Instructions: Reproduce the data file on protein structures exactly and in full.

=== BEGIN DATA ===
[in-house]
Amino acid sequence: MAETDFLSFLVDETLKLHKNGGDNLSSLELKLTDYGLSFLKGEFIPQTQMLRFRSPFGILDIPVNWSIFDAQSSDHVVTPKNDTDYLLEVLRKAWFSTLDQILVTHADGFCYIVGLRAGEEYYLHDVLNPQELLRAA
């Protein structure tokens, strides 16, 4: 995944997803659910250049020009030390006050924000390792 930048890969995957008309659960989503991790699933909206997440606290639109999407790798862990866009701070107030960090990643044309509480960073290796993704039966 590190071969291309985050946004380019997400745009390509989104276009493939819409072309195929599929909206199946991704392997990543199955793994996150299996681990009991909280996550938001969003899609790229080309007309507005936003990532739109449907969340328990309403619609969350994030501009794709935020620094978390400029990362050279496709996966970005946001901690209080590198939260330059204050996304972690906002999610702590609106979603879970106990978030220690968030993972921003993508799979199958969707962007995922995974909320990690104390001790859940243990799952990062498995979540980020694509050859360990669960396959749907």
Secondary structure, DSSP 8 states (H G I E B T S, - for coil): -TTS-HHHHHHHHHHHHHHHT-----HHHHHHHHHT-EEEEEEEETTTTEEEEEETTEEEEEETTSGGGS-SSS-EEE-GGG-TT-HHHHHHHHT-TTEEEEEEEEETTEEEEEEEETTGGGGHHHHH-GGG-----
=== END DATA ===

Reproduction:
[in-house]
Amino acid sequence: MAETDFLSFLVDETLKLHKNGGDNLSSLELKLTDYGLSFLKGEFIPQTQMLRFRSPFGILDIPVNWSIFDAQSSDHVVTPKNDTDYLLEVLRKAWFSTLDQILVTHADGFCYIVGLRAGEEYYLHDVLNPQELLRAA
């Protein structure tokens, strides 16, 4: 995944997803659910250049020009030390006050924000390792 930048890969995957008309659960989503991790699933909206997440606290639109999407790798862990866009701070107030960090990643044309509480960073290796993704039966 590190071969291309985050946004380019997400745009390509989104276009493939819409072309195929599929909206199946991704392997990543199955793994996150299996681990009991909280996550938001969003899609790229080309007309507005936003990532739109449907969340328990309403619609969350994030501009794709935020620094978390400029990362050279496709996966970005946001901690209080590198939260330059204050996304972690906002999610702590609106979603879970106990978030220690968030993972921003993508799979199958969707962007995922995974909320990690104390001790859940243990799952990062498995979540980020694509050859360990669960396959749907």
Secondary structure, DSSP 8 states (H G I E B T S, - for coil): -TTS-HHHHHHHHHHHHHHHT-----HHHHHHHHHT-EEEEEEEETTTTEEEEEETTEEEEEETTSGGGS-SSS-EEE-GGG-TT-HHHHHHHHT-TTEEEEEEEEETTEEEEEEEETTGGGGHHHHH-GGG-----